What a strange, tiring week it's been. Let me reflect on the ways:
--Between paying attention to the ups and downs of the stock market and waiting for Supreme Court decisions, I've been feeling fragmented. Luckily, it's been a relatively quiet week at work.
--I've also been feeling fragmented because I'm tired. If you've been reading my blog, you know that it's Vacation Bible School week, and I'm leading Arts and Crafts. That doesn't mean I just show up for the hour and a half of VBS arts and crafts. No, I get there early, before we start serving dinner, and I leave late, after all the children have been picked up, which means I get to sleep at a much later time than usual.
--I've also been feeling fragmented because I'm a bit stressed about the home buying process. I think I'm about to have all the tasks done. But I worry that there's something I've overlooked or something that no one has told me to do yet.
--I've been paying attention to the ups and downs of the stock market because we need to liquidate some assets to be able to buy this other asset, our new house. Yes, I know the folly of trying to time the market. I've been fascinated to watch my brain in action, as my brain has acted and reacted in just the ways that Economics scholars tell us that we do.
--I think of my grandfather who bought stocks. My grandmother told me that when he started buying stocks, they didn't talk about it, because after the Depression, stocks were seen as something slightly shameful, like gambling.
--My grandfather was a Lutheran minister who never made much money. Where did he find the money to buy stocks? He kept bees and sold the honey. With the profit, he bought stocks.
--There wasn't much profit, so he bought his stocks a few shares at a time. He offered a powerful example of what can be accomplished in little bits at a time.
--My grandfather went to the public library each day to read the newspaper and to record in his little notebook how the stocks did on a daily basis. It's a much more sane approach than the minute by minute information that we can access.
--My grandfather bought stock in companies that he knew and used. He bought shares in electric companies, for example. He bought shares of telephone companies. I want to think that he bought Coca Cola stock, but that may have been out of his reach. I wish I had the little notebooks that he kept.
--Electronic trading isn't the only aspect of modern life that would be a shock to my grandfather, if he could see us now. What would he make of yesterday's Supreme Court rulings on homosexual marriage?
--I know the answer to that. He would not have approved.
--I find myself in the odd position of agreeing with all the big Supreme Court decisions this week. For more on my thoughts on the marriage decisions, see this post. I like the decision on college admissions policies, but I don't have a lot more to add. While I understand the history that made the Voting Rights legislation necessary, I agree with the Court that it's wrong to punish states for history that happened over 50 years ago and it's wrong to impose rules that only a few states must follow.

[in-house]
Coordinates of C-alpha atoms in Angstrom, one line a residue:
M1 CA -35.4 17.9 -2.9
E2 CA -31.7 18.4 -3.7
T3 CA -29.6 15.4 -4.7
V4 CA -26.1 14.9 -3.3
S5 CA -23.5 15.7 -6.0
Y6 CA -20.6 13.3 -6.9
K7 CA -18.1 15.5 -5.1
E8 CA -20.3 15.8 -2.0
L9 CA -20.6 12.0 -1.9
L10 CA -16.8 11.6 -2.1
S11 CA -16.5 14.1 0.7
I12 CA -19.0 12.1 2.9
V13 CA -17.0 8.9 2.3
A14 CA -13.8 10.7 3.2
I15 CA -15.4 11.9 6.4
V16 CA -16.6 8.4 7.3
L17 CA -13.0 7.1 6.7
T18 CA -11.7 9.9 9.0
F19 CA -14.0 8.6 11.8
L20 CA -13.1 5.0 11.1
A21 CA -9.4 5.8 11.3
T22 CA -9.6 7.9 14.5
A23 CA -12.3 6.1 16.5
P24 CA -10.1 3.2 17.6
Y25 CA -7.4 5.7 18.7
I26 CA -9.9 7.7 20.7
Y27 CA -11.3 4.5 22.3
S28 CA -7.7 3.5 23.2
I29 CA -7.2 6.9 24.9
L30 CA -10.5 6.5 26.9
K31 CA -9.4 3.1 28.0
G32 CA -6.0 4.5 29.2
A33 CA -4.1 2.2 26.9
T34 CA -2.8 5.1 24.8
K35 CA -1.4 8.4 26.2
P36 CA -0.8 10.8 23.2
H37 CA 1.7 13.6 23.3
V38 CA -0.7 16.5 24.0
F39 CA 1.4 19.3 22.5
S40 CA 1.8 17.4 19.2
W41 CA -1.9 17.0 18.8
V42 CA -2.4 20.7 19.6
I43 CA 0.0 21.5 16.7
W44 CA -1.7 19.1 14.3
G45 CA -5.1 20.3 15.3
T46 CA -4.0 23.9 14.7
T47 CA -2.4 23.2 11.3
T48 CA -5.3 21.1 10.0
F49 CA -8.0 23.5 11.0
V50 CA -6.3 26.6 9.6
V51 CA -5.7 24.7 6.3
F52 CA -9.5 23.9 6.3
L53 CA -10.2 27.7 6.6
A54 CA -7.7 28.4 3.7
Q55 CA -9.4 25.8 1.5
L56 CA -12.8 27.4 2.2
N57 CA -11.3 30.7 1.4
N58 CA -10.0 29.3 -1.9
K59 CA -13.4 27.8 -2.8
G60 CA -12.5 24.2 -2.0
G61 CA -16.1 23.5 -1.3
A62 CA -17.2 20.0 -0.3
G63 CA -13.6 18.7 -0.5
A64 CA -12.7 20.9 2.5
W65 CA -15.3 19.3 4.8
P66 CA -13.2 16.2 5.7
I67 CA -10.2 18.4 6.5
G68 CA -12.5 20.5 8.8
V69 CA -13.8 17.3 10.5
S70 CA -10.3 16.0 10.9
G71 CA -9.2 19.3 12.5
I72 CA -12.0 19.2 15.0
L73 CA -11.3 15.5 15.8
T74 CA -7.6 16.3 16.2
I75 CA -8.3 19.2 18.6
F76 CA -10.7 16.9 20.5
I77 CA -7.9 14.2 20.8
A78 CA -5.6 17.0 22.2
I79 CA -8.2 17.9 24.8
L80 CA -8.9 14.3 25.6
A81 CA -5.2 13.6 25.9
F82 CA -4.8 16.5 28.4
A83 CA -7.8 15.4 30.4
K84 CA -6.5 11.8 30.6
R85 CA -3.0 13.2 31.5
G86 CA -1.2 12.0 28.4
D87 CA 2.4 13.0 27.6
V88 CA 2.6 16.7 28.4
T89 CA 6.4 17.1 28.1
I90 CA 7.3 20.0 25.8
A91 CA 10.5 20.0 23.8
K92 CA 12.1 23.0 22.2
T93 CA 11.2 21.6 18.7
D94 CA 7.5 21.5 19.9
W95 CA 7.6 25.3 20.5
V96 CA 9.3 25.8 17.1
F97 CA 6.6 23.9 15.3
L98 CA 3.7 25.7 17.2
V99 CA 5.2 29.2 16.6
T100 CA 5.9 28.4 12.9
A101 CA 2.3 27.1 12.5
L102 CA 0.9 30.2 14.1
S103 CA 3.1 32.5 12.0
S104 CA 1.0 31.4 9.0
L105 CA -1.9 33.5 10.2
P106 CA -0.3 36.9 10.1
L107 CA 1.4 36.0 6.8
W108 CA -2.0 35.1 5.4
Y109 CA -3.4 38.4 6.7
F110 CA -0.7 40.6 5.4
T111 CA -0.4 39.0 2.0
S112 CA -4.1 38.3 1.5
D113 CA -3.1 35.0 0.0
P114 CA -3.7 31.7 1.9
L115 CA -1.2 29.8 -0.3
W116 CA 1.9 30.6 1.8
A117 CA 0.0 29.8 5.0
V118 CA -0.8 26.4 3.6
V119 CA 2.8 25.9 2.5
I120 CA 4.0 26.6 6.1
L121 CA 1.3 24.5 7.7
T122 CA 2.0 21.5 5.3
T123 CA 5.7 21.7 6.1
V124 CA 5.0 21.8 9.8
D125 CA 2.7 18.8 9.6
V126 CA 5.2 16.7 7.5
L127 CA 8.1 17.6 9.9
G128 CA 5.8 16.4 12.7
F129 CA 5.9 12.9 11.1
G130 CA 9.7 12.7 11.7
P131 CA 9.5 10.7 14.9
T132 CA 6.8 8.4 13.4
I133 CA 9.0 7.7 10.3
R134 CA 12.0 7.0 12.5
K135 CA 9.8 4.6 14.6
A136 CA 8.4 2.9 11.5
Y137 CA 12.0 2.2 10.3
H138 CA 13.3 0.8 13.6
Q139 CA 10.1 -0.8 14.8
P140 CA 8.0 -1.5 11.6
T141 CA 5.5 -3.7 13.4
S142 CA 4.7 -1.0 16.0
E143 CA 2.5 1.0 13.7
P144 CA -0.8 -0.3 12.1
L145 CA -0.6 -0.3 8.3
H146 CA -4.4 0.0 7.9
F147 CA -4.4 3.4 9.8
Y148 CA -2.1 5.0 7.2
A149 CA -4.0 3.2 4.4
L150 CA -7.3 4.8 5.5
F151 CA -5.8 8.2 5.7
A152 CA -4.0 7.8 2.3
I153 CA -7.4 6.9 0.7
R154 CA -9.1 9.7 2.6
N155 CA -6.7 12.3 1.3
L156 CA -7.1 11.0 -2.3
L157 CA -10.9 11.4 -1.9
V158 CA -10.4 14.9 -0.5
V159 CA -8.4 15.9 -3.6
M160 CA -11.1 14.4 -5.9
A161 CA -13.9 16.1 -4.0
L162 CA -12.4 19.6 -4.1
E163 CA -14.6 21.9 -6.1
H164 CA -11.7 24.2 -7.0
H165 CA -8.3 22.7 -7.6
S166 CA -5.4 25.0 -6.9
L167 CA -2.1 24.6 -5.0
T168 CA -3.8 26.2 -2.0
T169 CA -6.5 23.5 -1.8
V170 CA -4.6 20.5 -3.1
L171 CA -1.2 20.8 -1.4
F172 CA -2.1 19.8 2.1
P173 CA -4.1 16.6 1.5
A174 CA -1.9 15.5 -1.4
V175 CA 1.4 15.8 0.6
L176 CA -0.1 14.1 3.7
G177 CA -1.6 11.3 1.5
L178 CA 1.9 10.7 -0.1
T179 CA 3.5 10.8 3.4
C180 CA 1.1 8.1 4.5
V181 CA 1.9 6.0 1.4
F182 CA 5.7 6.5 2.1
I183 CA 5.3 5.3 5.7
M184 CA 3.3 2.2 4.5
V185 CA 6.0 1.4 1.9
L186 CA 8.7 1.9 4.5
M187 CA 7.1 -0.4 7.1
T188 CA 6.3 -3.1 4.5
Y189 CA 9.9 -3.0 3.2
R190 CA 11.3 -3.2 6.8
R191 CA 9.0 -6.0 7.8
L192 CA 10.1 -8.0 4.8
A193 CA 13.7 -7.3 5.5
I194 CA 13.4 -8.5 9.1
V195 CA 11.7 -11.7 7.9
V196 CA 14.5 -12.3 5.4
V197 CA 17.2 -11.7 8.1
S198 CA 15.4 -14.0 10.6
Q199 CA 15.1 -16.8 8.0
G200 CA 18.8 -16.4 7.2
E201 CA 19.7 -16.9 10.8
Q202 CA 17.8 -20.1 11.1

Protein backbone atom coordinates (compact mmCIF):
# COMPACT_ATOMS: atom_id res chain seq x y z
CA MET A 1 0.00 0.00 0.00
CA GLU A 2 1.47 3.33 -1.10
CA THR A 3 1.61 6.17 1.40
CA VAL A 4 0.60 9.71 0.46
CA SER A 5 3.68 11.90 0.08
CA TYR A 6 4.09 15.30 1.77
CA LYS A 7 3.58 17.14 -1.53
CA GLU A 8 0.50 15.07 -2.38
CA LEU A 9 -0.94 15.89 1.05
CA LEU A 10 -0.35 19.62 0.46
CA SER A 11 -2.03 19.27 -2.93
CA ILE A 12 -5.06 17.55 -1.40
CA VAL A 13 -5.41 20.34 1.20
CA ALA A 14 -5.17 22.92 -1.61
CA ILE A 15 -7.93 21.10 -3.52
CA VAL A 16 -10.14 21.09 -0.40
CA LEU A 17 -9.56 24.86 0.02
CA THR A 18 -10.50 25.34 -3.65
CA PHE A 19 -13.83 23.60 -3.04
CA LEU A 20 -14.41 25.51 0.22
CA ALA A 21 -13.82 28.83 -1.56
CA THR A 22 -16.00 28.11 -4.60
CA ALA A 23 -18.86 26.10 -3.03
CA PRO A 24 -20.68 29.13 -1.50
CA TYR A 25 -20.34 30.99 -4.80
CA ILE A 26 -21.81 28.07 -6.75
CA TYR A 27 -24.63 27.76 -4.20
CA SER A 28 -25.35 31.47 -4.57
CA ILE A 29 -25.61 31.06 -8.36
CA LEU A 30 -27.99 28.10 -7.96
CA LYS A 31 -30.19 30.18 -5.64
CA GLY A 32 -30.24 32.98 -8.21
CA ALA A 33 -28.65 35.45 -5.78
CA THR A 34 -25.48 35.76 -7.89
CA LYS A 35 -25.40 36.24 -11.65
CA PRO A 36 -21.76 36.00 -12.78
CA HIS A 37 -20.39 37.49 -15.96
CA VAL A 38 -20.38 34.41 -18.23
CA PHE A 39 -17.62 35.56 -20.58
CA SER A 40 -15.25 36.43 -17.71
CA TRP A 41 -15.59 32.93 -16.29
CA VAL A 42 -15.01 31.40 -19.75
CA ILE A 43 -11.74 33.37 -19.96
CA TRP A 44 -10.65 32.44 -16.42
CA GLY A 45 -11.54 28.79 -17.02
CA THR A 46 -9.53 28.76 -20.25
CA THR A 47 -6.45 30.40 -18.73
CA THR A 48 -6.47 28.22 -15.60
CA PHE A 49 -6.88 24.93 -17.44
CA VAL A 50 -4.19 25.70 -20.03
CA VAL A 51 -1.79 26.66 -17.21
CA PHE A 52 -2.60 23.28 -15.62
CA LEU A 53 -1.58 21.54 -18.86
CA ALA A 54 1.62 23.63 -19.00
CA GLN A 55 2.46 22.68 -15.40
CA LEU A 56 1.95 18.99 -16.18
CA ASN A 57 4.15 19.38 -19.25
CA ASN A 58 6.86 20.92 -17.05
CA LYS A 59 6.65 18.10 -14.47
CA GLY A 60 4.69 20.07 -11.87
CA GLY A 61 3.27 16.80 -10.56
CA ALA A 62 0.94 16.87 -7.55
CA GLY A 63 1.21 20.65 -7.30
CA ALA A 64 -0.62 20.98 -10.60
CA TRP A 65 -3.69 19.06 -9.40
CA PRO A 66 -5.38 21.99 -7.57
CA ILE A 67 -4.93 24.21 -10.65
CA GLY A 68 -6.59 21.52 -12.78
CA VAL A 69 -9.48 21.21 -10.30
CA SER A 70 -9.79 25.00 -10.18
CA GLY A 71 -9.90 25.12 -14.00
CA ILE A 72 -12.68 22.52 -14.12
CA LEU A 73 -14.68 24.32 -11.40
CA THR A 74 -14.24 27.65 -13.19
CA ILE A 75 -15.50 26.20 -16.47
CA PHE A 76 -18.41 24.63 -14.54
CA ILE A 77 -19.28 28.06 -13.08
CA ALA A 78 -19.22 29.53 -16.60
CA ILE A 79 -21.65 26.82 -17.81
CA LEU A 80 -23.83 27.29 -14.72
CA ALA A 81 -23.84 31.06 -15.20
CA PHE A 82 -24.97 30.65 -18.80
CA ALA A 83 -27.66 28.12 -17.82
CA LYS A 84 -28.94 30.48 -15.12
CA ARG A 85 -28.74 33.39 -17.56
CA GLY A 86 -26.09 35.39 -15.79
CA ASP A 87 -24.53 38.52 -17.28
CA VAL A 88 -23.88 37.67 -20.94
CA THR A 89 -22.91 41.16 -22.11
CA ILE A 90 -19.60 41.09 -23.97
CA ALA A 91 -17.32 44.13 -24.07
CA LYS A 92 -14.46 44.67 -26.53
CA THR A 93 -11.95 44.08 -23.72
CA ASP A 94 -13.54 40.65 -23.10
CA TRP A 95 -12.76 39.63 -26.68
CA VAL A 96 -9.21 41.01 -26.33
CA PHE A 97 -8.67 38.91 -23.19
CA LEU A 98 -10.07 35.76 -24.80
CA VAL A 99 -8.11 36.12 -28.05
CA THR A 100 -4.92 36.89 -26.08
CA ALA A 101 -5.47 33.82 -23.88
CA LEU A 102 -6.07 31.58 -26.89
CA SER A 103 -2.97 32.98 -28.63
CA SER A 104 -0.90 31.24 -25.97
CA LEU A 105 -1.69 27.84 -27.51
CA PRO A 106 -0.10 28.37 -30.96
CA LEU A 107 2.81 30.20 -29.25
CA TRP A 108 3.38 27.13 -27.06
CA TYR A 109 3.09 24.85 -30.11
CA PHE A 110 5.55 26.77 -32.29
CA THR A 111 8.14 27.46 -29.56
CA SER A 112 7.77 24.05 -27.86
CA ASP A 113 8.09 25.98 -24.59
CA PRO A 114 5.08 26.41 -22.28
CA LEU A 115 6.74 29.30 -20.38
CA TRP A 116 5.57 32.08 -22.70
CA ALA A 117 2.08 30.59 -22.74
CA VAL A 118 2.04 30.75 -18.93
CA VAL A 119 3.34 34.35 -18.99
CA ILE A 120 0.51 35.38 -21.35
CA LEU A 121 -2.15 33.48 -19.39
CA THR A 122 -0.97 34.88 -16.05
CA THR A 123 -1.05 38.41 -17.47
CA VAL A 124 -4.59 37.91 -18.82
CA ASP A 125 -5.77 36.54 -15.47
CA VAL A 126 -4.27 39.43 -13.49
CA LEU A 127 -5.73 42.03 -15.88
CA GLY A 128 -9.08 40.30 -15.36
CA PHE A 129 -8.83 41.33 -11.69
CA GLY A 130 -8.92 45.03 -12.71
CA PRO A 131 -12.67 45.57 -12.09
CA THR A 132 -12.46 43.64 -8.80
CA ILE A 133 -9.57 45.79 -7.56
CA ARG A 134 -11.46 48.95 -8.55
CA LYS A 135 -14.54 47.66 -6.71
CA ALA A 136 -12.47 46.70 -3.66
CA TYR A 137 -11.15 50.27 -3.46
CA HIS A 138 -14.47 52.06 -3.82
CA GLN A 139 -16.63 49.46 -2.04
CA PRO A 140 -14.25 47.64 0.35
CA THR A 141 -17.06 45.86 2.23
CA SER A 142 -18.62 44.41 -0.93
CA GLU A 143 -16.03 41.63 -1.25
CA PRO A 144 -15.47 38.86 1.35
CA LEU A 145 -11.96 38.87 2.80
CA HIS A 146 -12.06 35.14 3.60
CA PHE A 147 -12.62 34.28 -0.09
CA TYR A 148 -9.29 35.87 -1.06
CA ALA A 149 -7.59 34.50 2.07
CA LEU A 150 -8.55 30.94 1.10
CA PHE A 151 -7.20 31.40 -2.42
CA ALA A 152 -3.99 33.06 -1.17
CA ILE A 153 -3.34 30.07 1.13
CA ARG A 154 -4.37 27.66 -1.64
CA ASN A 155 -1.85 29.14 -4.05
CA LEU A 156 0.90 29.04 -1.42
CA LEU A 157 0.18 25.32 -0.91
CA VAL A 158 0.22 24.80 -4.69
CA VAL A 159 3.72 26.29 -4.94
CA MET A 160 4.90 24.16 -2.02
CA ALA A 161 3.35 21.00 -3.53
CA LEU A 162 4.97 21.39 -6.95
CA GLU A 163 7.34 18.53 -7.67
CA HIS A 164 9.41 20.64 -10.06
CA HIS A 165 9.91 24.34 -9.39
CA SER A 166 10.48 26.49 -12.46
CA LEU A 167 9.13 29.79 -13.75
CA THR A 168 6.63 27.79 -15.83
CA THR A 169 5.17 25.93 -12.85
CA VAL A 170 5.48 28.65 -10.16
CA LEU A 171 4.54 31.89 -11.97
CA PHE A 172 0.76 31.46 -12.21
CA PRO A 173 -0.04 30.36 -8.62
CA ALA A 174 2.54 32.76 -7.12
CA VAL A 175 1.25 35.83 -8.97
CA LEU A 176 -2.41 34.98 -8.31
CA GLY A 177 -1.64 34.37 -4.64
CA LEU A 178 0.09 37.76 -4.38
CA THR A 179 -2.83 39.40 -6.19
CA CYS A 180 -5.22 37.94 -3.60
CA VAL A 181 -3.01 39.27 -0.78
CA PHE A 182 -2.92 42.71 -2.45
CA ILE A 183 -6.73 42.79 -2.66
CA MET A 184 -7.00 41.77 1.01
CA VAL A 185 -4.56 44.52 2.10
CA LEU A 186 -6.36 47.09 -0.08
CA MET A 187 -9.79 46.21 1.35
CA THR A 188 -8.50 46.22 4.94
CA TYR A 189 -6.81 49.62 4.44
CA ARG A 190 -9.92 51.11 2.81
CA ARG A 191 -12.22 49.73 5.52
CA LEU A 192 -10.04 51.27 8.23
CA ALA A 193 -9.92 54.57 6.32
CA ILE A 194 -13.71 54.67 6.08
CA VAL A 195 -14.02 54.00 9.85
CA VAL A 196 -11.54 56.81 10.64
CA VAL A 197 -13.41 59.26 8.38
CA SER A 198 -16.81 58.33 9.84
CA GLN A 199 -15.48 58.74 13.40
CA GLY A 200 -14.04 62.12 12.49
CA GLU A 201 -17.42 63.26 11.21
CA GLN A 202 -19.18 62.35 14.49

--I don't agree with liberals who see widespread voter disenfranchisement. I voted in my first election in 1984. I had to register WAY ahead of time, and there was only one place where I could register. I had to get an absentee ballot from the state of Virginia, and I had to send proof that I needed one because I was in school, not because I didn't want to go to the polls. Now I can mail in my ballot ahead of time or vote online at home, and I don't have to offer any reason for why I want to do so. I can go to the polls early. I can vote on election day. I can register in any number of places and fairly close to election day.
--It's been a bit surreal to talk about these political issues at work, and then go to Vacation Bible School, where I try to keep everyone on task and try to keep the mess contained. Yesterday we worked with beads. It was the same night that the children had trail mix with M&Ms for a snack. I had several panicked moments where I thought children were eating beads but it was an M&M.
--Years from now, when someone moves the storage cabinets in the Fellowship Hall, they'll find all sorts of things: beans from last year's percussion project, glow in the dark beads, crayons, glittery bits, feathers, a few fabric scraps, all sorts of refuse. If it's the next generation moving the cabinets, I hope they remember me fondly.
--I hope they say, "Ah, yes, I remember that enthusiastic woman who let us experiment with all sorts of ill-advised art supplies and always told us that our creations were beautiful and took every opportunity to remind us of how deeply we're all loved by God and how that love should motivate us to behave likewise."
--If I'm ever asked to write a personal mission statement, perhaps that will be mine. If it's a workplace exercise, I might offer it anyway. It would be fun to see the reactions.
--I suspect that most of my office co-workers and colleagues know me well enough that they would not be shocked by such a mission statement. Baffled, perhaps, but not shocked.
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